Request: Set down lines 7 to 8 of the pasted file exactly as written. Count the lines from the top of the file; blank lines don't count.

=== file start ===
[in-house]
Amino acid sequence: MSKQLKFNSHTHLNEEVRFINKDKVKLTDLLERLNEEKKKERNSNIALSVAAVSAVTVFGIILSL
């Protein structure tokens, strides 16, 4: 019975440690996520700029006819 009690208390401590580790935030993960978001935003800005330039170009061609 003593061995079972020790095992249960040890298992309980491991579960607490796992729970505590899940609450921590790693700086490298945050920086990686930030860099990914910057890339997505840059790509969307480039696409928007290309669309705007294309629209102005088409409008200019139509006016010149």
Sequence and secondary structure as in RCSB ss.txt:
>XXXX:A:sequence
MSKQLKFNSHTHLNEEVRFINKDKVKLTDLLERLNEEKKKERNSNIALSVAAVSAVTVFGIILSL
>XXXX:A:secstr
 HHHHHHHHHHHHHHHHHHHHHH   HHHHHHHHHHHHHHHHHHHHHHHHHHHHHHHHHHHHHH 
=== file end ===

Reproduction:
>XXXX:A:secstr
 HHHHHHHHHHHHHHHHHHHHHH   HHHHHHHHHHHHHHHHHHHHHHHHHHHHHHHHHHHHHH 